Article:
There is a great need for photochemical and photobiological experiments to mimic the spectral distribution of solar ultraviolet radiation by artificial ultraviolet sources. The spectral distribution of various ultraviolet sources were compared with a reference solar spectrum which represents a realistic maximum solar spectrum under cloudless sky. Various methods to compare the artificial sources with the COLIPA solar reference spectrum were presented. Beside a graphical method which is based on the Lorenz curve also integral indices were used to characterize the deviations from the solar spectrum. Following parameters should be used to characterize an artificial source: (1) total output of the biologically effective irradiance, (2) maximum deviation of the cumulative relative spectral irradiance of the biologically effective solar simulated radiation, (3) spectral distribution of the difference of the cumulative relative spectral irradiance of the biologically effective solar simulated radiation, and (4) the index of the goodness of the spectral fit. Further on upper and lower limit values are suggested to improve the quality of the spectral fit of solar simulated radiation and the irradiance maximum should be limited to the range in which dose reciprocity is known to be conserved.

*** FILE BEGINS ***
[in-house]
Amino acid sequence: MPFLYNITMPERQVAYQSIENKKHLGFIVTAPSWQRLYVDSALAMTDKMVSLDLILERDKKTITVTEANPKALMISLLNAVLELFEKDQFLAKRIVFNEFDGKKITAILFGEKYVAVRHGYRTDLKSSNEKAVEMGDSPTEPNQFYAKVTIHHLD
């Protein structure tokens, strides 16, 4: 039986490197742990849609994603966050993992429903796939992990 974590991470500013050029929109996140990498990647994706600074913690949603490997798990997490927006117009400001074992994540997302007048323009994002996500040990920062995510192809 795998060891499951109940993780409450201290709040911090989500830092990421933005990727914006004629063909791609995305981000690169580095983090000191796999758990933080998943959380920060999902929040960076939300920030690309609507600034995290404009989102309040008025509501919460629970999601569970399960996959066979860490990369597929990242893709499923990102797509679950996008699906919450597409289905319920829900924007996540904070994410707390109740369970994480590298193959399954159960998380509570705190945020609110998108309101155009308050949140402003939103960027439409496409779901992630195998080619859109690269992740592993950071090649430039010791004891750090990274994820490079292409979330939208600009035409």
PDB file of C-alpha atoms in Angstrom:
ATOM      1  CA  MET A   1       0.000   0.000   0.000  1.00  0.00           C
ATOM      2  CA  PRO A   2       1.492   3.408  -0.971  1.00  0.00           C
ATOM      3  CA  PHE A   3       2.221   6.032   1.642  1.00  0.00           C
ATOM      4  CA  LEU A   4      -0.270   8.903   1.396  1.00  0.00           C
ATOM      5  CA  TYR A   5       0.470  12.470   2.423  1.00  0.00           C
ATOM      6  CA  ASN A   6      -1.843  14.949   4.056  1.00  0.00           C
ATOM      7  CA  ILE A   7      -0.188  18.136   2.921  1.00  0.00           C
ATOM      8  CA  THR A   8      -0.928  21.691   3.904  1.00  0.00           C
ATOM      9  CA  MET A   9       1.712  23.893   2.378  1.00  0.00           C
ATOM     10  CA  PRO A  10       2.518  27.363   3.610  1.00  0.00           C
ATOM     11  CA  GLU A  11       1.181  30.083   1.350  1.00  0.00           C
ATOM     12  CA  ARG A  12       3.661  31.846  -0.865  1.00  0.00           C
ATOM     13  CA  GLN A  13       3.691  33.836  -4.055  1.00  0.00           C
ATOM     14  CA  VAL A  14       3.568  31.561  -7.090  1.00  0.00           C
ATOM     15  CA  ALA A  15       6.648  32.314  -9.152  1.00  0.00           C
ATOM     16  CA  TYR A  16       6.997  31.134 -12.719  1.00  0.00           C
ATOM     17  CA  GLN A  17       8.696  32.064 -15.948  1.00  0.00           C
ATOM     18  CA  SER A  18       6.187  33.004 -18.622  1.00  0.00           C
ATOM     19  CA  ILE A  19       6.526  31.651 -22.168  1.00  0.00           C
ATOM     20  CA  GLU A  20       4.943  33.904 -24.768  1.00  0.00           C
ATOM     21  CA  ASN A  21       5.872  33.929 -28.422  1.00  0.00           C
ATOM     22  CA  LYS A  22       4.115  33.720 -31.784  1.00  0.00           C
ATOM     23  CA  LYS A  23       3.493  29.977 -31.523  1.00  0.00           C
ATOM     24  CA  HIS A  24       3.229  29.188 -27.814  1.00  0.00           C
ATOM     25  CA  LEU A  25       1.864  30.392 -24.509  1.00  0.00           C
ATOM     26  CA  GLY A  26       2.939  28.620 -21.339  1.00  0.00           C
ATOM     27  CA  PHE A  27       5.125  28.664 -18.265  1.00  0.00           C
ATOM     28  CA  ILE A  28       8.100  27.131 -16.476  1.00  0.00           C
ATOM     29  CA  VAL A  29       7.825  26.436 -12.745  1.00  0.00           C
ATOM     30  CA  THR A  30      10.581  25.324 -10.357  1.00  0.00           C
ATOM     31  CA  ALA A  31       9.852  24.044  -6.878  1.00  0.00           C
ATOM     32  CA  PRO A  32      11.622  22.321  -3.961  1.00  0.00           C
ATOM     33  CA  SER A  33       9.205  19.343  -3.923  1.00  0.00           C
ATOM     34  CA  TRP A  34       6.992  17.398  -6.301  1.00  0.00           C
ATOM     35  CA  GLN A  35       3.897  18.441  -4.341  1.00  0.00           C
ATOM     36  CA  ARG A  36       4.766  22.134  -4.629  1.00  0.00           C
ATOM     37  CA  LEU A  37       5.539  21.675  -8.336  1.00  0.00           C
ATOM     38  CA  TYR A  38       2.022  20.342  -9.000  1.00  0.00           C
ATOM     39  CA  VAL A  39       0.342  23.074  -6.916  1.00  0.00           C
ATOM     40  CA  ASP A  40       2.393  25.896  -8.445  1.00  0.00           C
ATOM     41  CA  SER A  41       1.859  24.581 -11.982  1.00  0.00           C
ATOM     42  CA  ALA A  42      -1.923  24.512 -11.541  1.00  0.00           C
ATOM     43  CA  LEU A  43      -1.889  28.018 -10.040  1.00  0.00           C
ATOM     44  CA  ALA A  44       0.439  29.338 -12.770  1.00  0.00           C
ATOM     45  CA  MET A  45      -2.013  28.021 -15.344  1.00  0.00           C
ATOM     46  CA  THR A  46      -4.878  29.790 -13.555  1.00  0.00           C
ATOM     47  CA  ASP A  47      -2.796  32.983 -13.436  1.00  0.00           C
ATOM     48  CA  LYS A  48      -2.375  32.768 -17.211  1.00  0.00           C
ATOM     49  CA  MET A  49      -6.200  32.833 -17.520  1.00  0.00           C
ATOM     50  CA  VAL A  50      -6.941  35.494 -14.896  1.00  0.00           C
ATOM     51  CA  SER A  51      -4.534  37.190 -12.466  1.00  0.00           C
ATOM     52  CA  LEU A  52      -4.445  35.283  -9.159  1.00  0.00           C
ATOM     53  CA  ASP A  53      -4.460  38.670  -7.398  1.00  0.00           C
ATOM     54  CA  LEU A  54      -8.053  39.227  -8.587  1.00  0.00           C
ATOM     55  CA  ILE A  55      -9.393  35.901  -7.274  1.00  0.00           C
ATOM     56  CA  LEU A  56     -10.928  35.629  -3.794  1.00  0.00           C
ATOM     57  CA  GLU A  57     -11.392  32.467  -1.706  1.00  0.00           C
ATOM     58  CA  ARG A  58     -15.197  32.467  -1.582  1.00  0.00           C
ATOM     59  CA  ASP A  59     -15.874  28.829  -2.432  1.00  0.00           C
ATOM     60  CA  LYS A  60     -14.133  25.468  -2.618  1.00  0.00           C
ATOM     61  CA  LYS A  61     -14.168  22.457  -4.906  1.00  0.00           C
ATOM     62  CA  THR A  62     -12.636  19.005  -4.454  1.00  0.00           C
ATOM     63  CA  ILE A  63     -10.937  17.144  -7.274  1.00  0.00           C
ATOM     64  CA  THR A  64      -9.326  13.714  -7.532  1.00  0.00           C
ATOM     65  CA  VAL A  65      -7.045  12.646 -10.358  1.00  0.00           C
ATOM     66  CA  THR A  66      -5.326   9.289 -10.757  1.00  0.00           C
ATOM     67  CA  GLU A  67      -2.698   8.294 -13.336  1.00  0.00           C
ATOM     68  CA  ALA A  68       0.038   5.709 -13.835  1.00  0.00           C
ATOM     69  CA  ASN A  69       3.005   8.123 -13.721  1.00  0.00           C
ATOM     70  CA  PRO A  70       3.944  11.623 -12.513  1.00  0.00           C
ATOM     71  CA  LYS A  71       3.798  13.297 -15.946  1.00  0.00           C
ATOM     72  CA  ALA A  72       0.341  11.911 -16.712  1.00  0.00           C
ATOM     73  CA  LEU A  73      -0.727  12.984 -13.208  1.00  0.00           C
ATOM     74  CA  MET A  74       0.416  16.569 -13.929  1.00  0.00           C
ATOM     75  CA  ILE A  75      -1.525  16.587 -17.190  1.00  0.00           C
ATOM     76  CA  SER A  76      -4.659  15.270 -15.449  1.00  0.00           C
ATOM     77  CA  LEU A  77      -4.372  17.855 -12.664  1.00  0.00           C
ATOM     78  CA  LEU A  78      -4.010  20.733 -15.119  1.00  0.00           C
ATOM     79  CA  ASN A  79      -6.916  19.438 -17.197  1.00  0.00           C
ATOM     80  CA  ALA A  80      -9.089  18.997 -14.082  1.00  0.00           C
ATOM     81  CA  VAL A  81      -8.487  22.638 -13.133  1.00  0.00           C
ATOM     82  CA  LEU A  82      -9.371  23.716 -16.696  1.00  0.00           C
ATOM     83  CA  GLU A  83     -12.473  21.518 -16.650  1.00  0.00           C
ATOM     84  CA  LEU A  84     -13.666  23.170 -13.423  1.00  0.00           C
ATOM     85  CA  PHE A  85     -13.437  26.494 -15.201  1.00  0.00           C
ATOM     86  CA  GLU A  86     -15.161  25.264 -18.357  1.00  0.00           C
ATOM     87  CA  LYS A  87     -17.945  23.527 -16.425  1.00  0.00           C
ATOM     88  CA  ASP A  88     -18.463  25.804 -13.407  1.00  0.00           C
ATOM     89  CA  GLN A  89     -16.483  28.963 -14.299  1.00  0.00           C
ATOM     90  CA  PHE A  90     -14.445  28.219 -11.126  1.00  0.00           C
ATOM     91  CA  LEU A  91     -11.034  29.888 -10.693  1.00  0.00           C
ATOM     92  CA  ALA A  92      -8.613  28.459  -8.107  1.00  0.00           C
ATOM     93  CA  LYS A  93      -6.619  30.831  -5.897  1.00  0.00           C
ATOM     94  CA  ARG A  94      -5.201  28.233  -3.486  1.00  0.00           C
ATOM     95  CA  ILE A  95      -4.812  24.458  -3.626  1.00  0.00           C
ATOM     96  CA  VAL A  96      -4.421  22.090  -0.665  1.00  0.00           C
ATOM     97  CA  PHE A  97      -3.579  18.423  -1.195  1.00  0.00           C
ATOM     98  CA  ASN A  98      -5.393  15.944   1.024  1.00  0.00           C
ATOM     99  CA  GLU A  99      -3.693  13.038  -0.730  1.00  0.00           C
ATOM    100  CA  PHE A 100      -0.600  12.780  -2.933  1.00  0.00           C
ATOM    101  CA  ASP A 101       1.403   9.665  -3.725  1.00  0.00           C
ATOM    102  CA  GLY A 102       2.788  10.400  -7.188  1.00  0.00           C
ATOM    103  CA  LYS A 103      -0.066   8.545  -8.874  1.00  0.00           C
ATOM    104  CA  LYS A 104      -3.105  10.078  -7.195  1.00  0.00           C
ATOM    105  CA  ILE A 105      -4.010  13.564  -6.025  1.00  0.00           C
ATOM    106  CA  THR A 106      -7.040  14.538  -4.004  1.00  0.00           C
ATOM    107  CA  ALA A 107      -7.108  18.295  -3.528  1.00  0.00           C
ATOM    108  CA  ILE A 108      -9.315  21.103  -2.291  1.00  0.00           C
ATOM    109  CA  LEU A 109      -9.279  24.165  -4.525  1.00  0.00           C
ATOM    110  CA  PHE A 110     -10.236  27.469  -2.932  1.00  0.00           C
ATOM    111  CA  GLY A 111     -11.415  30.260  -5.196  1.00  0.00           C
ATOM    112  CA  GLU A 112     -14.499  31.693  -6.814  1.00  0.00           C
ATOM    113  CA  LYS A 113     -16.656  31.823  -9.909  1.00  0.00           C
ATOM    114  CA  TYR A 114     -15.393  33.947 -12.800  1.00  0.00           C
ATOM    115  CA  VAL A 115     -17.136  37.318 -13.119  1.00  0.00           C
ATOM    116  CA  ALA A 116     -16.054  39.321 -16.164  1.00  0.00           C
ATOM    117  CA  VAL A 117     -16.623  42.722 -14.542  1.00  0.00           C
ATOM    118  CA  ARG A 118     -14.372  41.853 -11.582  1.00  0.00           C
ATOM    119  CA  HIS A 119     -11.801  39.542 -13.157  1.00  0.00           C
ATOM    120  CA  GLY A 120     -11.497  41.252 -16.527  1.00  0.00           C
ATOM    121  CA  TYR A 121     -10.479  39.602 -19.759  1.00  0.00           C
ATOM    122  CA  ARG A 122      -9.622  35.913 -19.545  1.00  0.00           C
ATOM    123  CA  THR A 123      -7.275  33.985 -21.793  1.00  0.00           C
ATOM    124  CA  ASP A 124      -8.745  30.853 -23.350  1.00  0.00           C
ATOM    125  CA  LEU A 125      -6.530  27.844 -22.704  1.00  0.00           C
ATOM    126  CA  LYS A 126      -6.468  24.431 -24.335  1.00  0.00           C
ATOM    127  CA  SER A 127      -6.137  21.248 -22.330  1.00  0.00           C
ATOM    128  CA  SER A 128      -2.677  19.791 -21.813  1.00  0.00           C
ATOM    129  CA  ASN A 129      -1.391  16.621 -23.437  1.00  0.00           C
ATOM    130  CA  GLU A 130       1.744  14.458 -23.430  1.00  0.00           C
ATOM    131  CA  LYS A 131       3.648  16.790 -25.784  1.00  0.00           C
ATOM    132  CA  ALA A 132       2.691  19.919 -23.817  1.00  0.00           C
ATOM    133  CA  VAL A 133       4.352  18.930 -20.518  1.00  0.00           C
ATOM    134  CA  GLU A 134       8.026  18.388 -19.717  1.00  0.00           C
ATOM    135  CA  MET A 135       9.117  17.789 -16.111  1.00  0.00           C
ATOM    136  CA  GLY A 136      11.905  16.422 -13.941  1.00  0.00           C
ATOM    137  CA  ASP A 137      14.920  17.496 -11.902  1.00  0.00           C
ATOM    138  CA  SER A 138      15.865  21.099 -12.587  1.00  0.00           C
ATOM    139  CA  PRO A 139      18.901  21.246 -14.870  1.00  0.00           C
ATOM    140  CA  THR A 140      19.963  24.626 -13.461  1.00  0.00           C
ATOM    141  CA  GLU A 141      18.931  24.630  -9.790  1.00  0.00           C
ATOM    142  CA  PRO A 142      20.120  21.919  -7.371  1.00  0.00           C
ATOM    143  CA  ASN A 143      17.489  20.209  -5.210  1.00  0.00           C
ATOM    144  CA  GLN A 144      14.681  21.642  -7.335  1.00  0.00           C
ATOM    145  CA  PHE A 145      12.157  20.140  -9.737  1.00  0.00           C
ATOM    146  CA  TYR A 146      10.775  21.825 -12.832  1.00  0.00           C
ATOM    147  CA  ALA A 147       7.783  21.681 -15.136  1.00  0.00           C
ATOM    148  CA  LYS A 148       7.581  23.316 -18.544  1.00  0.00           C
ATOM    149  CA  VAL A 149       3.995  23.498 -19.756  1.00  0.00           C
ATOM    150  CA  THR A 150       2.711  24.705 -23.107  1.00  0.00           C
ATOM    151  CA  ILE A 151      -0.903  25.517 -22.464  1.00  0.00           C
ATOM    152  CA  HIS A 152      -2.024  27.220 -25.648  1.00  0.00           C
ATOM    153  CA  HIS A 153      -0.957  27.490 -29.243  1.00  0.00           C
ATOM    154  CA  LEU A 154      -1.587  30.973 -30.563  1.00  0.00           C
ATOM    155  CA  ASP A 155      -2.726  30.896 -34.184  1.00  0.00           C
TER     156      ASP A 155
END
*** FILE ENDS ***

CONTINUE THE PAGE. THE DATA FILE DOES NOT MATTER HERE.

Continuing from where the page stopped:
Environment, Controlled Environmental Monitoring/methods Environmental Monitoring/standards Guidelines as Topic Models, Statistical* Photobiology/methods* Photobiology/standards* Radiation Dosage Radiometry/methods Radiometry/standards Reference Standards Reproducibility of Results Sensitivity and Specificity Solar Energy/standards* Spectrophotometry, Ultraviolet/methods* Spectrophotometry, Ultraviolet/standards* Ultraviolet Rays*